Why Jennifer Lawrence Walked Away From Sony's 'Rosie Project'
Sources say the actress, who was willing to cut her fee for the romantic dramedy directed by Richard Linklater, exited after a difficult negotiation with the studio's new chairman, Tom Rothman.
A version of this story first appeared in the Nov. 20 issue of The Hollywood Reporter magazine. To receive the magazine, click here to subscribe.
On Oct. 13, Jennifer Lawrence published an essay in Lena Dunham's feminist newsletter Lenny titled, "Why Do I Make Less Than My Male Co‑Stars?" That same day, news surfaced that she dropped out of Sony's The Rosie Project for unknown reasons. It turns out a clue to Lawrence's abrupt exit could be found in her essay: "I didn't want to keep fighting over millions of dollars."
Two sources say the Hunger Games and Joy actress walked away from the high-profile project that was to be directed by Richard Linklater after a lengthy and difficult negotiation with Sony Pictures chairman Tom Rothman.
At the outset, Sony made it clear that the studio wasn't willing to shell out the same $20 million it was paying for Lawrence to star opposite Chris Pratt in its sci-fi project Passengers, and Lawrence is said to have been willing to reduce her upfront fee to work with Linklater in the romantic dramedy.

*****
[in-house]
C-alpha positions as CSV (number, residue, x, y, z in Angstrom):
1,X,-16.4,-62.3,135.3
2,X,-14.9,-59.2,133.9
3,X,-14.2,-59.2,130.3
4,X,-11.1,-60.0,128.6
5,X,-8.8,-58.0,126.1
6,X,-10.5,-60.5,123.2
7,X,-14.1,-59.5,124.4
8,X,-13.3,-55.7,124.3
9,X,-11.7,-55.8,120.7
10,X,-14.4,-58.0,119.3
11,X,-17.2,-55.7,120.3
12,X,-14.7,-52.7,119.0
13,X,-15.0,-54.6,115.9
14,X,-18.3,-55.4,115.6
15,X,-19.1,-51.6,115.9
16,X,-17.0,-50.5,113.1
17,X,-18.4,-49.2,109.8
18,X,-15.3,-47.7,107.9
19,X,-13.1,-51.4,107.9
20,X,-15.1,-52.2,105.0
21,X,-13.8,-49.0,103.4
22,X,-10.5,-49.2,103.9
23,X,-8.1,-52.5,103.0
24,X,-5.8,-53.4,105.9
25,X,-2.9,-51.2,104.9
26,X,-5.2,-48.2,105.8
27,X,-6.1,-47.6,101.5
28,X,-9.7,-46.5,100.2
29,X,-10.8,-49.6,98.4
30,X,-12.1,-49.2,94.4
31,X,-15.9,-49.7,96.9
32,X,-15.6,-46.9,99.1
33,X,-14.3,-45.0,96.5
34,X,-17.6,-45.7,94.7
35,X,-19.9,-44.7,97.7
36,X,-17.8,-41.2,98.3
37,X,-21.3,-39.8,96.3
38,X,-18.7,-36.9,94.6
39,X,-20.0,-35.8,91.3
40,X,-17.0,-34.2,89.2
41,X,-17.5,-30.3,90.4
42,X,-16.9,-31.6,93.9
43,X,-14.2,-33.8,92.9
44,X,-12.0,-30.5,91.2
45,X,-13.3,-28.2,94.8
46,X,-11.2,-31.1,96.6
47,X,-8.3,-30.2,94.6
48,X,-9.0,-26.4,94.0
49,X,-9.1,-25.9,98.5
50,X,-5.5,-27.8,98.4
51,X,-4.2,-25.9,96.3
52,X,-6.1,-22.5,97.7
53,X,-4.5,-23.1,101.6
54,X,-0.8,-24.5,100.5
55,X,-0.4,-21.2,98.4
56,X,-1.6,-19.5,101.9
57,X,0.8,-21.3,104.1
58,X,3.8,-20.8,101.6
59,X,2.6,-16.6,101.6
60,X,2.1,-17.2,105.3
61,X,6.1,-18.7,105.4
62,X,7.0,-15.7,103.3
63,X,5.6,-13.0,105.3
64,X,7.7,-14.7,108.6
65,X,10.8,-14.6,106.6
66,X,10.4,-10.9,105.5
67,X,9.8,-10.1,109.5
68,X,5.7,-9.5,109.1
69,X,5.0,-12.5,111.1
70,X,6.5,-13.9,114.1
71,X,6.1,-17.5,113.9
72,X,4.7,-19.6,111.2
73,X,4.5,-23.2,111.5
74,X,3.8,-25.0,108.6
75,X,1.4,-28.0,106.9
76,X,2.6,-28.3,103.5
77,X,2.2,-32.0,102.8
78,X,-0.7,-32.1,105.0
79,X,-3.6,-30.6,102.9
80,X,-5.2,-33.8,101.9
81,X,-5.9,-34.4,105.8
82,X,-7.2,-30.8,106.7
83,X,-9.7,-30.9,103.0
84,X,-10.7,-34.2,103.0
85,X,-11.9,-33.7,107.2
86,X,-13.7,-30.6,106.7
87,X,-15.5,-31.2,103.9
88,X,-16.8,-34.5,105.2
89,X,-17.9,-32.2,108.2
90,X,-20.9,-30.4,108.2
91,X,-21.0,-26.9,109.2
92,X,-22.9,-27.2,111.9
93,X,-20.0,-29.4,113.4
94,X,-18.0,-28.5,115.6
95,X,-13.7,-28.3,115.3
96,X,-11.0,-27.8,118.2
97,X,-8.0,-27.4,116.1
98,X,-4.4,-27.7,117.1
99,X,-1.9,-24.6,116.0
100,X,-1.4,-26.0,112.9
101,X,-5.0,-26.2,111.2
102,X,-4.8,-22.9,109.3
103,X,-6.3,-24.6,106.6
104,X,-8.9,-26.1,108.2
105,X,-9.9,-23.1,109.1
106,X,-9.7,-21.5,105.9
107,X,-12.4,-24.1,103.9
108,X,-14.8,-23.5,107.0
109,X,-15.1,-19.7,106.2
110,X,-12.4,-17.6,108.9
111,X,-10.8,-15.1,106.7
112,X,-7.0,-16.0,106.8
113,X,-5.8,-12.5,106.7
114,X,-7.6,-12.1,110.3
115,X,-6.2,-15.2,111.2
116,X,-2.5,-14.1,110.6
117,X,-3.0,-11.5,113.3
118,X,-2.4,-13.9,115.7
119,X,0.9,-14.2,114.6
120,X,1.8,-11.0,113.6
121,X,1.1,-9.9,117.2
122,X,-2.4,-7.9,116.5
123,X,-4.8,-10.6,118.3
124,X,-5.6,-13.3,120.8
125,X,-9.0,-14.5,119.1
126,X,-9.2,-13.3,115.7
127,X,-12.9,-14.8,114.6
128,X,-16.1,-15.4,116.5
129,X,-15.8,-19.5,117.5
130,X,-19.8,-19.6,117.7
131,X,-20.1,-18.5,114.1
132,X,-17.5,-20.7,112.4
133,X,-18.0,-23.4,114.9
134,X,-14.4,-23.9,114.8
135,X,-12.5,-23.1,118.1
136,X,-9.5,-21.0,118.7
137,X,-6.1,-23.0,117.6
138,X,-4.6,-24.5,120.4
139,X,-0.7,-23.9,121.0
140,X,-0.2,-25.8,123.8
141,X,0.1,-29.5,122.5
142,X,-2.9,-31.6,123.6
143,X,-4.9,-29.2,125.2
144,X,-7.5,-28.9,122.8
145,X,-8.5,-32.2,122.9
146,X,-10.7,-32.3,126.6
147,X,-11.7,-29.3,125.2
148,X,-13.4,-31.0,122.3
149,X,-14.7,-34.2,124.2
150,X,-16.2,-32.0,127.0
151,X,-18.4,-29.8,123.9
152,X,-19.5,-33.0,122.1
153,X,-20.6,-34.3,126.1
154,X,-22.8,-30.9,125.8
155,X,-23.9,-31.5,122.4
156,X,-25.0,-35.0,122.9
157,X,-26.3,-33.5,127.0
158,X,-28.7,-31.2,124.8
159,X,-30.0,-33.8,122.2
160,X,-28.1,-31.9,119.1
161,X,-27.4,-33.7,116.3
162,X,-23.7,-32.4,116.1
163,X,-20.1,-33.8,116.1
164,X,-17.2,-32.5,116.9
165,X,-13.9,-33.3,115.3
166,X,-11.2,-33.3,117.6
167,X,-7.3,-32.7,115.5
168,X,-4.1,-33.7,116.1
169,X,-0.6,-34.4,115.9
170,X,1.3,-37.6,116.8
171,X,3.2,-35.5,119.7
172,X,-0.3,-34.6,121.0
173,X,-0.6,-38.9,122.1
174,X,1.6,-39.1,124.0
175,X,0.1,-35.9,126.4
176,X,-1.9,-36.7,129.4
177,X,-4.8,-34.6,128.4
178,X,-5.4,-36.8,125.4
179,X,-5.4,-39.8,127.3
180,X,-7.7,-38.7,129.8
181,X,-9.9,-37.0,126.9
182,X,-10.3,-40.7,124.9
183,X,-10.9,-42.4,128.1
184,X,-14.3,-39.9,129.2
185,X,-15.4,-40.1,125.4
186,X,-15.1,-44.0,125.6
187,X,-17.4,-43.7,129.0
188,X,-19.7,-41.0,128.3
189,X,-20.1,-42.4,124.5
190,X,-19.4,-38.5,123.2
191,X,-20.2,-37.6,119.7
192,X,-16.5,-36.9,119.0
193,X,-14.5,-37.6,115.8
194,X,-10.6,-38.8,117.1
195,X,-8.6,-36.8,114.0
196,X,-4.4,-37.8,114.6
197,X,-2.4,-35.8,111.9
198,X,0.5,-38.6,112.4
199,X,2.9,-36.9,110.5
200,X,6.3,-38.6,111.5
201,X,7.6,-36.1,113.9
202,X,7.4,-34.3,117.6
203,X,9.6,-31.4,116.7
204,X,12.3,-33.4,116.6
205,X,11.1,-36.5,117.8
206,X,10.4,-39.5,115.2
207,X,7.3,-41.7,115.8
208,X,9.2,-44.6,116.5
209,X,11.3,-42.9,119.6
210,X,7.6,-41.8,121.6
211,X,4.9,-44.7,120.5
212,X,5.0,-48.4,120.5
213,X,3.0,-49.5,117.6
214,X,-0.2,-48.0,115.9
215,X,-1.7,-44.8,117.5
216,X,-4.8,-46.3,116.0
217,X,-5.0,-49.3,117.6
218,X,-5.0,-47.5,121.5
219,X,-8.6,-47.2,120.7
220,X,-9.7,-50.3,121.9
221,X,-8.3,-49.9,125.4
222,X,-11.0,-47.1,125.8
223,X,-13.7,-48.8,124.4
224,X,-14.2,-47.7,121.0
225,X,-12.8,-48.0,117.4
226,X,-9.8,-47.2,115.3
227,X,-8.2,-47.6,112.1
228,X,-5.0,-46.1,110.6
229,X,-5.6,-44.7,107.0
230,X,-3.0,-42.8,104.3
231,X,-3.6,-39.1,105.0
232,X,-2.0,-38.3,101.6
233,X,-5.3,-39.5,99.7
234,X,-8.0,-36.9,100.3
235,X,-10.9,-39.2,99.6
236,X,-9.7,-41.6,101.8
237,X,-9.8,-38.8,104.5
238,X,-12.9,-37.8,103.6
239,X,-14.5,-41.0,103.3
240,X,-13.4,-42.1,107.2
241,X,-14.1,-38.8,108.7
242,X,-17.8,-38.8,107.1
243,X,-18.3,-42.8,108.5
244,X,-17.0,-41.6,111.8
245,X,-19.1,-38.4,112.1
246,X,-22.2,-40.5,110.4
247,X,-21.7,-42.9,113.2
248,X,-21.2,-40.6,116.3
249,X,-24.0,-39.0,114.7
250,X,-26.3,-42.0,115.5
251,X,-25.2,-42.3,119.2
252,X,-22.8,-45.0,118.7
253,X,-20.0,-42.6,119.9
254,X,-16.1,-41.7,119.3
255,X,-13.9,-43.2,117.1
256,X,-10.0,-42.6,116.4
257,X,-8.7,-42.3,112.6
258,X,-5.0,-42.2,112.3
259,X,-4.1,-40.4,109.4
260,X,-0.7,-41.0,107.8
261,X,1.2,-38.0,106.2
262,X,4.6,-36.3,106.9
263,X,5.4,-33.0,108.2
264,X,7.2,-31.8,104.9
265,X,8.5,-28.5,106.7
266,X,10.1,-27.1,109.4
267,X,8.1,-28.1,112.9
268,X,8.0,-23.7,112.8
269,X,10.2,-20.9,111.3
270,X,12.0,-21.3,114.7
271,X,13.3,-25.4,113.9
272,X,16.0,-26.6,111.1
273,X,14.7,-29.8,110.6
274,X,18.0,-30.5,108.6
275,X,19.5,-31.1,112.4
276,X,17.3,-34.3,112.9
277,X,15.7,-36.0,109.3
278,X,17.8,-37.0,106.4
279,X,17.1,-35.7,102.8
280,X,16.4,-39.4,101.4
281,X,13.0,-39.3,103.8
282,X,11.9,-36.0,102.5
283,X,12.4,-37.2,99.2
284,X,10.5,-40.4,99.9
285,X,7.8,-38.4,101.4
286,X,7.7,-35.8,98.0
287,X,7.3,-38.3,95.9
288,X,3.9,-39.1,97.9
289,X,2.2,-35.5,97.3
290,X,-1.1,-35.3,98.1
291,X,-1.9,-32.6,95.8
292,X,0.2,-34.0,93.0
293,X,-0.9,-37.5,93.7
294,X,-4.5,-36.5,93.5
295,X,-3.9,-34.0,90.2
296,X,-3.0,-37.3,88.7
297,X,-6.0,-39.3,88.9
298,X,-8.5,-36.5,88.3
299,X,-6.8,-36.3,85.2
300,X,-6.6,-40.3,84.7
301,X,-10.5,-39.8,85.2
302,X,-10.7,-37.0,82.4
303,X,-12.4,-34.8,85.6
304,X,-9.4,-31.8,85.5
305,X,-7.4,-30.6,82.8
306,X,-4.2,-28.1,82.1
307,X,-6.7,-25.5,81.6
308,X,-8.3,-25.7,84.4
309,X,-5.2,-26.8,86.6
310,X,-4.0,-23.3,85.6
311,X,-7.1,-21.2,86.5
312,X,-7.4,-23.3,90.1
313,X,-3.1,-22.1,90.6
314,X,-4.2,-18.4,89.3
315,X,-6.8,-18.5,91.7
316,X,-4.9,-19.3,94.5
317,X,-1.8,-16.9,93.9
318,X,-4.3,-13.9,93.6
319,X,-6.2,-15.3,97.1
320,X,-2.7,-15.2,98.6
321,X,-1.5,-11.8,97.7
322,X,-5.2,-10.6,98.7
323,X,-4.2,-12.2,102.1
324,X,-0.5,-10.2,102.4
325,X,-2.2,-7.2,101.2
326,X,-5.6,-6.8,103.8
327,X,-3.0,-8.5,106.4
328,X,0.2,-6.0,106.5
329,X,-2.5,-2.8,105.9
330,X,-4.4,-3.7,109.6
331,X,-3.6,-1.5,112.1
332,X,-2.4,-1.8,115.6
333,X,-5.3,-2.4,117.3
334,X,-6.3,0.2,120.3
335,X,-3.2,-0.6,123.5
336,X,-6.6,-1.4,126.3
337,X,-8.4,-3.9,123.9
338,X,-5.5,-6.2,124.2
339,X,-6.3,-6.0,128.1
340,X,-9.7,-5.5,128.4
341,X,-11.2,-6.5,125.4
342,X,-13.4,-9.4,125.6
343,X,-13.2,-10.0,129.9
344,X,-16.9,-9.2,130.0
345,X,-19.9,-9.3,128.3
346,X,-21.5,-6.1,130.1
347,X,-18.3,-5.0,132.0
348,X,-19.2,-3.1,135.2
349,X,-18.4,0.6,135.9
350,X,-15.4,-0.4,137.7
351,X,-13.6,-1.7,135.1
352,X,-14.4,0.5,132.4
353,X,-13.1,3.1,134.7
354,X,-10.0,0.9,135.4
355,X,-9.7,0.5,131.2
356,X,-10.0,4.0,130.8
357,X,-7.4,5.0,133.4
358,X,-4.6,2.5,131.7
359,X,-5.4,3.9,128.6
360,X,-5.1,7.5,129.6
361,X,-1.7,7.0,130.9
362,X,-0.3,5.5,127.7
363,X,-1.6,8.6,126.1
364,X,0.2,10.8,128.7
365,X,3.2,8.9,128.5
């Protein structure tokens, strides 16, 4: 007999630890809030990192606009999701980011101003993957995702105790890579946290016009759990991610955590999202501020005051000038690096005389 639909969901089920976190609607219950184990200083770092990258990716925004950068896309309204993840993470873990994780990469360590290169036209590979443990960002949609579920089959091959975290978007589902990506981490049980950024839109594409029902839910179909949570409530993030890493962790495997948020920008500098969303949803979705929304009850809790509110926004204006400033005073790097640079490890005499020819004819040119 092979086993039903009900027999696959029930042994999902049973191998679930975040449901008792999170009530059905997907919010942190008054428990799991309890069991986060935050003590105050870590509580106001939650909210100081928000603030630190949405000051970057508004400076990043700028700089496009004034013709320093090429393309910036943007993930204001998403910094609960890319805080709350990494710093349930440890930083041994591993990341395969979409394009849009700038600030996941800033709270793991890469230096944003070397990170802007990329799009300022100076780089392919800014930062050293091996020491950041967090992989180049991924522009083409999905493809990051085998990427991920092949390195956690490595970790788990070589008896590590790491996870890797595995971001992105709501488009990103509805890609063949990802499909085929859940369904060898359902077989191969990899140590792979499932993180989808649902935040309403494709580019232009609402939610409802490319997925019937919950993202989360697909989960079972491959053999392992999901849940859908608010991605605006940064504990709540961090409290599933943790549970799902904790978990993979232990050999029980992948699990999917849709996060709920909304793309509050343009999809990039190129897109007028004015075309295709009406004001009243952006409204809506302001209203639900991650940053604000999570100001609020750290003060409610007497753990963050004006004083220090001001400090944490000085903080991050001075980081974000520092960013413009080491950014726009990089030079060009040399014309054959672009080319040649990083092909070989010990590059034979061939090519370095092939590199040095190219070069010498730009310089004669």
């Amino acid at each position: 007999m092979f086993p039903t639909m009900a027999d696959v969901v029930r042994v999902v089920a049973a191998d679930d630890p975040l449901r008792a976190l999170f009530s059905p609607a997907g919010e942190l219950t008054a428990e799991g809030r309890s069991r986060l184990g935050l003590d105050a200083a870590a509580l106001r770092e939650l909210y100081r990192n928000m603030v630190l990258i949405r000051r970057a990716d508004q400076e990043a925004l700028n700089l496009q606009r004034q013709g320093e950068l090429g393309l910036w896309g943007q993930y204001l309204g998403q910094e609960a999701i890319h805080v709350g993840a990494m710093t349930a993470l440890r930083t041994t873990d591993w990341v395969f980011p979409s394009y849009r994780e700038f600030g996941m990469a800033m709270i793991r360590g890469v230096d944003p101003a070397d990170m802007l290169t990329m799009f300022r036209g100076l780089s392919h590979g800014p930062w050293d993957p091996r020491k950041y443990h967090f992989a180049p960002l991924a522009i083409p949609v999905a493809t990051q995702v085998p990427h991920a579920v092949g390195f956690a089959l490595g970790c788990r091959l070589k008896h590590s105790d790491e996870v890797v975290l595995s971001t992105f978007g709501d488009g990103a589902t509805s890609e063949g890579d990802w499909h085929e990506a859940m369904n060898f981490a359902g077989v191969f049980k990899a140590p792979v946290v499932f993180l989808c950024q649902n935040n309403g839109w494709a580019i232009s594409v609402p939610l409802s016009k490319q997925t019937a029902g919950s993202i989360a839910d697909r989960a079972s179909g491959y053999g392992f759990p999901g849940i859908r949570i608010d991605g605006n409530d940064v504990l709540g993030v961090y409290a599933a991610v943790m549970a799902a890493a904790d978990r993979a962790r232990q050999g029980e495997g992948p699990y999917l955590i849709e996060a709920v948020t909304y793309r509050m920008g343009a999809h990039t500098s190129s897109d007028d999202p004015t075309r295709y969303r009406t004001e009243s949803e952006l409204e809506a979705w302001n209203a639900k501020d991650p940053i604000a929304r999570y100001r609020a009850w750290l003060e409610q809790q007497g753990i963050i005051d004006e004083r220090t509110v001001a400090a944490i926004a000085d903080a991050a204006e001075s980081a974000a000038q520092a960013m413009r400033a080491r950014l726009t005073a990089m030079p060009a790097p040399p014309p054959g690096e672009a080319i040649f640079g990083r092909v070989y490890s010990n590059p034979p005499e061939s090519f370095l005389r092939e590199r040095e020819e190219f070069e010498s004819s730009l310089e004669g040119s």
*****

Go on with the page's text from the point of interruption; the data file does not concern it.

But the sources say the CAA-repped actress, fresh from a tough negotiation on Passengers, became frustrated as Rosie dealmaking dragged on and began to reevaluate her interest. "Rothman was doing a lot of grinding on The Rosie Project, and it took its toll," says a source with knowledge of the negotiations. "If it had been done more quickly, it wouldn't have fallen apart."
By contrast, Linklater's deal — he also is repped by CAA — was hammered out quickly. But Lawrence, 24, had pursued the Boyhood helmer and brought him in. So once she was out, he bailed, too. That left Rothman having to explain how he couldn't close a deal with Hollywood's biggest star, even at a discounted price. The project, based on a book by Graeme Simsion with a script by The Fault in Our Stars duo Scott Neustadter and Michael Weber, would seem a promising piece of counterprogramming given its premise of an unconventional woman who upends the world of an unlucky-in-love university professor looking to find a wife through a foolproof questionnaire.
Adds one source, "The bottom line was she had too much time to think about it." Sony and CAA declined comment.